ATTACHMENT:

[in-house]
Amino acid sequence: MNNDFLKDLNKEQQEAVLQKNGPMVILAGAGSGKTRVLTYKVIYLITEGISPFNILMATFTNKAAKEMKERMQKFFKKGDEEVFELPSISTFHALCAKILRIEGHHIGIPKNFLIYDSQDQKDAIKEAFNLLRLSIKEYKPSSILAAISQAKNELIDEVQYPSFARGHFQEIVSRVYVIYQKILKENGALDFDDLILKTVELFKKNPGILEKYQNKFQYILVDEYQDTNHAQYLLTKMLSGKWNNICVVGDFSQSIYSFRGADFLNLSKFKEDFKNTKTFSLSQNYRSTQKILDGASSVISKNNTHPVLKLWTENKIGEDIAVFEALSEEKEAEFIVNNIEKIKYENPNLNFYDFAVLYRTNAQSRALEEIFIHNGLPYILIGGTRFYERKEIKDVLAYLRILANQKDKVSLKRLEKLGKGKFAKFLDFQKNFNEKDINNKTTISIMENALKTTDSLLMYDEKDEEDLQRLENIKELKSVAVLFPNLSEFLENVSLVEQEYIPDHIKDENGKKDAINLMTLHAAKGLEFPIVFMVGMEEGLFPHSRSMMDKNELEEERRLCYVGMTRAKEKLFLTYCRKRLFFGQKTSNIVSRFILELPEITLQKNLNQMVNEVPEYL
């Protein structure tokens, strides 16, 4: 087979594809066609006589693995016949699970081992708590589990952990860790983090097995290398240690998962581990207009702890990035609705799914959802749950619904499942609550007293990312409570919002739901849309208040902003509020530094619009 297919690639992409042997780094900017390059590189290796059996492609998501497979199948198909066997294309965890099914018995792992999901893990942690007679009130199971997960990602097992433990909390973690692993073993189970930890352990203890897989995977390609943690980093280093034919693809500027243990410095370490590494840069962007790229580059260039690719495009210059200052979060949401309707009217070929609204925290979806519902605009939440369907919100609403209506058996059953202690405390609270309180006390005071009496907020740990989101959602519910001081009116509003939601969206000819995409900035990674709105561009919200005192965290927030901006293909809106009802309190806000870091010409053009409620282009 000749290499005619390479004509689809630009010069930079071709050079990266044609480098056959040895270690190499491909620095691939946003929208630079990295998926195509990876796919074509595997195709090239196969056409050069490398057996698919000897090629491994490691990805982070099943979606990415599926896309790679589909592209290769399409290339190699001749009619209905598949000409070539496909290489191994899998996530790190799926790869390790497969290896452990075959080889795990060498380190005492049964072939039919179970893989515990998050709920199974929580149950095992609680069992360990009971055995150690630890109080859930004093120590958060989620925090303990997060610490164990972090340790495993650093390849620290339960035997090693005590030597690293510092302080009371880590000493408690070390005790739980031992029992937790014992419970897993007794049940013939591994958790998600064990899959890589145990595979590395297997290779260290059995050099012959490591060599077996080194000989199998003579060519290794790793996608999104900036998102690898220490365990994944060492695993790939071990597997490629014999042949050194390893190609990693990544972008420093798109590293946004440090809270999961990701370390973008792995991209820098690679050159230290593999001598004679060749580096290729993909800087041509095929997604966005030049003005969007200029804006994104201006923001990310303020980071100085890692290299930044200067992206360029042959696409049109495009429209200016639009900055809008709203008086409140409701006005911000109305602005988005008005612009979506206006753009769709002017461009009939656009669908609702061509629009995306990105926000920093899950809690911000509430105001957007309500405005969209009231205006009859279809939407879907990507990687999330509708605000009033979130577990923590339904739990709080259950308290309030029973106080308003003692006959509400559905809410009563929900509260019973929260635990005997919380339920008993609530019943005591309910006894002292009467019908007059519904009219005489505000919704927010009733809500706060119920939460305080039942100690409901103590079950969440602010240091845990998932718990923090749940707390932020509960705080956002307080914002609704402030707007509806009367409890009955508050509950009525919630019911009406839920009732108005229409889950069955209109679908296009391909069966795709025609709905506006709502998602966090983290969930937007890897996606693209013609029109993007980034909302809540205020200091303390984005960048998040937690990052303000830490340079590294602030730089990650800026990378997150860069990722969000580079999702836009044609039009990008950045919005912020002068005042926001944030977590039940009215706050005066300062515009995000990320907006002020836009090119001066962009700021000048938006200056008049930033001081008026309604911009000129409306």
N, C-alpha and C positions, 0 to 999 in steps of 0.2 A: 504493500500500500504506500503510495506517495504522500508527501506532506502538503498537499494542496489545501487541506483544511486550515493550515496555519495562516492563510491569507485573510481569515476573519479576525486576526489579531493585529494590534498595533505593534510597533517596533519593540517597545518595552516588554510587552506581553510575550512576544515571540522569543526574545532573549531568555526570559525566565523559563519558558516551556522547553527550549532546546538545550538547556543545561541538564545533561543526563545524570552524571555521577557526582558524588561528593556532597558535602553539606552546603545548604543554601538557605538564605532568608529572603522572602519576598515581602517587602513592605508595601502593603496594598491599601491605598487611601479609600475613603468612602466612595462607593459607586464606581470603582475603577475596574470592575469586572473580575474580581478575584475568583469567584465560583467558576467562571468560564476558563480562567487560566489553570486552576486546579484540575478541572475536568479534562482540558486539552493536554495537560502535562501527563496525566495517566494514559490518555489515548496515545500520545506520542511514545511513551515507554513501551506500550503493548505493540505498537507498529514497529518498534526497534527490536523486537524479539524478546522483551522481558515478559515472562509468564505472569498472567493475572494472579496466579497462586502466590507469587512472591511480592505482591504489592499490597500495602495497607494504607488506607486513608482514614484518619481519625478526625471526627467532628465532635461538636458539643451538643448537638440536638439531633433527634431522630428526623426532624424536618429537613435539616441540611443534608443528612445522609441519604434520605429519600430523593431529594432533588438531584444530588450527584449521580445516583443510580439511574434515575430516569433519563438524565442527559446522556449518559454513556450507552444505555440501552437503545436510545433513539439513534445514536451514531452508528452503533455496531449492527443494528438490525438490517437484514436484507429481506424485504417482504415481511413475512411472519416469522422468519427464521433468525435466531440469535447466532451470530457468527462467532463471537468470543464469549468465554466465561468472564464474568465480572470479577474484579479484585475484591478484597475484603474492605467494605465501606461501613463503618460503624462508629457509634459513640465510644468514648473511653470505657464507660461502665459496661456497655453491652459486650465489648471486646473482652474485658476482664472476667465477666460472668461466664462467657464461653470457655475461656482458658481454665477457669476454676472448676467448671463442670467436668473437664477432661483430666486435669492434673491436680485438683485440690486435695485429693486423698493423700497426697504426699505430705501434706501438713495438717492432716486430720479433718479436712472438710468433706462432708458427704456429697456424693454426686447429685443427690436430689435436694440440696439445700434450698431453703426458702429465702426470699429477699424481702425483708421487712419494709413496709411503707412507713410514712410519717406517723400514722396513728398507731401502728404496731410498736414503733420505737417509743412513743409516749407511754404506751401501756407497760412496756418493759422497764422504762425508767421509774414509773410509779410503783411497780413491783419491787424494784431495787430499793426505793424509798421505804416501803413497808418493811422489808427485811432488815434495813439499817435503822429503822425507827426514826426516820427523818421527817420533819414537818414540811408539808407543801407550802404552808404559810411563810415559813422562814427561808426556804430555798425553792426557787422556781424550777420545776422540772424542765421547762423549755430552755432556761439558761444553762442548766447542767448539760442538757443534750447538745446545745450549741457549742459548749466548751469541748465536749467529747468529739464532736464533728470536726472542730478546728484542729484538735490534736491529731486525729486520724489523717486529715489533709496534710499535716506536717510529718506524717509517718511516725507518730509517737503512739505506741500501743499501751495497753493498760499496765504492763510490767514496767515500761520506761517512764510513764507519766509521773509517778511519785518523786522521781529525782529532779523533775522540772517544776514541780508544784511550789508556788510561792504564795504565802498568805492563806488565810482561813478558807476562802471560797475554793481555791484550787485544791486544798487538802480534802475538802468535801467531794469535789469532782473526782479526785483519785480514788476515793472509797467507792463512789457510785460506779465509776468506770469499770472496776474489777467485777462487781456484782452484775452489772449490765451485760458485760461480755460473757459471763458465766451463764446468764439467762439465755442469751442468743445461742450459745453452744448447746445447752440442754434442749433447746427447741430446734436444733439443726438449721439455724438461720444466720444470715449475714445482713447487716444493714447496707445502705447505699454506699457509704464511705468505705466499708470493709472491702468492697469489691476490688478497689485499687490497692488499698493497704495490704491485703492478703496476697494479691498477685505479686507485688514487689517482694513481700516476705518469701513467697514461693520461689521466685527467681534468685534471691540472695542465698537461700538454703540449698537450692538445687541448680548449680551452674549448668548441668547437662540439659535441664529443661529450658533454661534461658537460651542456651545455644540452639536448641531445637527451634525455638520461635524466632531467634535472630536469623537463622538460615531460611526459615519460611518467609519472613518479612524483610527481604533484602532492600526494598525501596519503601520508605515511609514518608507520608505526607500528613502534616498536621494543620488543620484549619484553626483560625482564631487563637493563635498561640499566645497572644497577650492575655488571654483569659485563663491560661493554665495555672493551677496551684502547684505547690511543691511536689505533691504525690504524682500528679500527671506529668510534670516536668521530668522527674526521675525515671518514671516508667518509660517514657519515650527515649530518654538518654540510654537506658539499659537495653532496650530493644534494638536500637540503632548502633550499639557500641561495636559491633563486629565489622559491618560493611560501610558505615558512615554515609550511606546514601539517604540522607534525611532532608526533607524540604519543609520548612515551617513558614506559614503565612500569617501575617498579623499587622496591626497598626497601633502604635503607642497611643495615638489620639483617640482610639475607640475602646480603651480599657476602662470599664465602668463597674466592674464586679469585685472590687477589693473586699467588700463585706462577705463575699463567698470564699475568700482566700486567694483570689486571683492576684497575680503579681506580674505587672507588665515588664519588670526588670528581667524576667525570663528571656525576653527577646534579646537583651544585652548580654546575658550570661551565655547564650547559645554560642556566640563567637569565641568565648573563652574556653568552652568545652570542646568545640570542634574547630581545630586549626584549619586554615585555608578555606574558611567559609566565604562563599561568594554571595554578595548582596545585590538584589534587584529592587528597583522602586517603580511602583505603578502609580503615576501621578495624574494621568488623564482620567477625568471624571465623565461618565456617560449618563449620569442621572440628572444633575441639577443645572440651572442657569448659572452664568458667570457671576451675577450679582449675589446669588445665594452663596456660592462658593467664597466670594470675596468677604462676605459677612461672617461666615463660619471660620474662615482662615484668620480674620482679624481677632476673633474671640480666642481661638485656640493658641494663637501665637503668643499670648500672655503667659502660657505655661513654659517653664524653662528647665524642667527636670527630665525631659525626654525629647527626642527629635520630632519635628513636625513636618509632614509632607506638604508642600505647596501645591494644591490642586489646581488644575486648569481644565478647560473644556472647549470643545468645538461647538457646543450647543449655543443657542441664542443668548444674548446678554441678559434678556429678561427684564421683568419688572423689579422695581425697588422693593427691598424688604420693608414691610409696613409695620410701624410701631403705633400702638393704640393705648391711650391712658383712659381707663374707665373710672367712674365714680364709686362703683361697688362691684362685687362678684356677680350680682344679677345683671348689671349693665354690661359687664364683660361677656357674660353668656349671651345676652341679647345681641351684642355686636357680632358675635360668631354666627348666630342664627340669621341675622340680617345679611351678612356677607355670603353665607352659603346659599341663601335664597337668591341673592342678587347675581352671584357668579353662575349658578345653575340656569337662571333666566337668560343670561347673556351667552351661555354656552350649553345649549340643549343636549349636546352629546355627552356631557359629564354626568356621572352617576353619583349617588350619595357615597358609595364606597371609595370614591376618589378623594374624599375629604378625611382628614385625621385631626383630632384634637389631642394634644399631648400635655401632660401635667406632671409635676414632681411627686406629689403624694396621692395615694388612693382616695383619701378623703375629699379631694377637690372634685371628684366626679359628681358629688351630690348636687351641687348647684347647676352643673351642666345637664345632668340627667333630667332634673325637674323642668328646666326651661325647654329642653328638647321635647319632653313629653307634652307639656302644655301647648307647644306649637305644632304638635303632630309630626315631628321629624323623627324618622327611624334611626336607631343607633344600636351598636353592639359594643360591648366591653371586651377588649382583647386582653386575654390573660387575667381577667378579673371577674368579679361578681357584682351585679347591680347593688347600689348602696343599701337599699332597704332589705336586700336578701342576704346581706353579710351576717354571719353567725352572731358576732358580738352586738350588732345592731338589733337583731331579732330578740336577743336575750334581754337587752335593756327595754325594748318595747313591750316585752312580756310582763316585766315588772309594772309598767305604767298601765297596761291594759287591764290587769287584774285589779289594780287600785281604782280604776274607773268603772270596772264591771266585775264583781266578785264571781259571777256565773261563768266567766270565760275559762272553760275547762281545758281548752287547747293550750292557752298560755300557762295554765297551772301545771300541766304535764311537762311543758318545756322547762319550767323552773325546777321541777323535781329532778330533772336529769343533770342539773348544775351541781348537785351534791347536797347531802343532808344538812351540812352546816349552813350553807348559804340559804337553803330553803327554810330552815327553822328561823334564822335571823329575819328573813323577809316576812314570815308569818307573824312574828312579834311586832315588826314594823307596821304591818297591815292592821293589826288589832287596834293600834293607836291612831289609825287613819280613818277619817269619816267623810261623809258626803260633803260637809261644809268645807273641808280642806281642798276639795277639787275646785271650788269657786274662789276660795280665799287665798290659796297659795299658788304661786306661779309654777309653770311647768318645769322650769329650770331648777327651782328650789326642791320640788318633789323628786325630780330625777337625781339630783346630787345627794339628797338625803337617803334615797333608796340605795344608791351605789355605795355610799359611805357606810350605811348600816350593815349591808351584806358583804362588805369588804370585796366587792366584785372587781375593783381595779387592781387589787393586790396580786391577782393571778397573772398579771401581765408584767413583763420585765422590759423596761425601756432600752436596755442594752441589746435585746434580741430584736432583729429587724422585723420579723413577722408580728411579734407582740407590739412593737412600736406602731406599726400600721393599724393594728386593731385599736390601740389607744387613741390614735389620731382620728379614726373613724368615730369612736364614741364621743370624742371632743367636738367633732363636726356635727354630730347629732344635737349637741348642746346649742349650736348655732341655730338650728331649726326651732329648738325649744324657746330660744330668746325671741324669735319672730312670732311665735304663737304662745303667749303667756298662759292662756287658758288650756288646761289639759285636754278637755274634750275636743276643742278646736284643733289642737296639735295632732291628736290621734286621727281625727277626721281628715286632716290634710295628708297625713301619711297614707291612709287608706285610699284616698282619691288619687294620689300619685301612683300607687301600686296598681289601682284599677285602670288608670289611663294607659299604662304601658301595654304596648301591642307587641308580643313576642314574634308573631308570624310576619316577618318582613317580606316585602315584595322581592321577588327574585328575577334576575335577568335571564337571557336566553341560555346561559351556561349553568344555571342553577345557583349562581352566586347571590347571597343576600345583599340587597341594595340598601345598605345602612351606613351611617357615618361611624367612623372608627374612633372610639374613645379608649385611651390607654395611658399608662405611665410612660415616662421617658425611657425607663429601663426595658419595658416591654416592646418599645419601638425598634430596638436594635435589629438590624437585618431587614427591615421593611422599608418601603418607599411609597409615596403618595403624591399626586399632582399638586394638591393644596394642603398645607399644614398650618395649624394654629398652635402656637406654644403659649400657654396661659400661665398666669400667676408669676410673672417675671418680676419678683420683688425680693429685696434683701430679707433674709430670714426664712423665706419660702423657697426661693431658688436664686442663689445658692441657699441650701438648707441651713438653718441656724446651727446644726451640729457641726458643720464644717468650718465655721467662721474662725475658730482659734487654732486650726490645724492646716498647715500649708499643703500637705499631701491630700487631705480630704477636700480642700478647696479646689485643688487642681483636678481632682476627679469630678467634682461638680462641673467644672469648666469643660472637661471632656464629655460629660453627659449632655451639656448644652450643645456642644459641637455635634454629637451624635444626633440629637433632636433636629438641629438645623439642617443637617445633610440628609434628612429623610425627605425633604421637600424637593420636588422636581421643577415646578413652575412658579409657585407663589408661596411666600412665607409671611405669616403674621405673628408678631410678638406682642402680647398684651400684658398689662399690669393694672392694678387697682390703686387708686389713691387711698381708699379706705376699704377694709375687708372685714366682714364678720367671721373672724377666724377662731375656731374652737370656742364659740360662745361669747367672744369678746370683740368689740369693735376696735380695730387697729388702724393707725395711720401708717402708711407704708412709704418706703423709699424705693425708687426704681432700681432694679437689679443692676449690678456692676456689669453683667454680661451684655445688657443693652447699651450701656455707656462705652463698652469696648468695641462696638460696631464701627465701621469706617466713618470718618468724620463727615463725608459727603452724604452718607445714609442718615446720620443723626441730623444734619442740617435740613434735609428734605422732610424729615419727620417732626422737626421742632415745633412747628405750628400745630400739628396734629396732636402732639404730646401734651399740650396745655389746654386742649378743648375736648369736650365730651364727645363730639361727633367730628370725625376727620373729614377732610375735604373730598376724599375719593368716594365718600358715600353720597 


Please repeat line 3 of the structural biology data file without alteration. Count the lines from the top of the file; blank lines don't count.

């Protein structure tokens, strides 16, 4: 087979594809066609006589693995016949699970081992708590589990952990860790983090097995290398240690998962581990207009702890990035609705799914959802749950619904499942609550007293990312409570919002739901849309208040902003509020530094619009 297919690639992409042997780094900017390059590189290796059996492609998501497979199948198909066997294309965890099914018995792992999901893990942690007679009130199971997960990602097992433990909390973690692993073993189970930890352990203890897989995977390609943690980093280093034919693809500027243990410095370490590494840069962007790229580059260039690719495009210059200052979060949401309707009217070929609204925290979806519902605009939440369907919100609403209506058996059953202690405390609270309180006390005071009496907020740990989101959602519910001081009116509003939601969206000819995409900035990674709105561009919200005192965290927030901006293909809106009802309190806000870091010409053009409620282009 000749290499005619390479004509689809630009010069930079071709050079990266044609480098056959040895270690190499491909620095691939946003929208630079990295998926195509990876796919074509595997195709090239196969056409050069490398057996698919000897090629491994490691990805982070099943979606990415599926896309790679589909592209290769399409290339190699001749009619209905598949000409070539496909290489191994899998996530790190799926790869390790497969290896452990075959080889795990060498380190005492049964072939039919179970893989515990998050709920199974929580149950095992609680069992360990009971055995150690630890109080859930004093120590958060989620925090303990997060610490164990972090340790495993650093390849620290339960035997090693005590030597690293510092302080009371880590000493408690070390005790739980031992029992937790014992419970897993007794049940013939591994958790998600064990899959890589145990595979590395297997290779260290059995050099012959490591060599077996080194000989199998003579060519290794790793996608999104900036998102690898220490365990994944060492695993790939071990597997490629014999042949050194390893190609990693990544972008420093798109590293946004440090809270999961990701370390973008792995991209820098690679050159230290593999001598004679060749580096290729993909800087041509095929997604966005030049003005969007200029804006994104201006923001990310303020980071100085890692290299930044200067992206360029042959696409049109495009429209200016639009900055809008709203008086409140409701006005911000109305602005988005008005612009979506206006753009769709002017461009009939656009669908609702061509629009995306990105926000920093899950809690911000509430105001957007309500405005969209009231205006009859279809939407879907990507990687999330509708605000009033979130577990923590339904739990709080259950308290309030029973106080308003003692006959509400559905809410009563929900509260019973929260635990005997919380339920008993609530019943005591309910006894002292009467019908007059519904009219005489505000919704927010009733809500706060119920939460305080039942100690409901103590079950969440602010240091845990998932718990923090749940707390932020509960705080956002307080914002609704402030707007509806009367409890009955508050509950009525919630019911009406839920009732108005229409889950069955209109679908296009391909069966795709025609709905506006709502998602966090983290969930937007890897996606693209013609029109993007980034909302809540205020200091303390984005960048998040937690990052303000830490340079590294602030730089990650800026990378997150860069990722969000580079999702836009044609039009990008950045919005912020002068005042926001944030977590039940009215706050005066300062515009995000990320907006002020836009090119001066962009700021000048938006200056008049930033001081008026309604911009000129409306």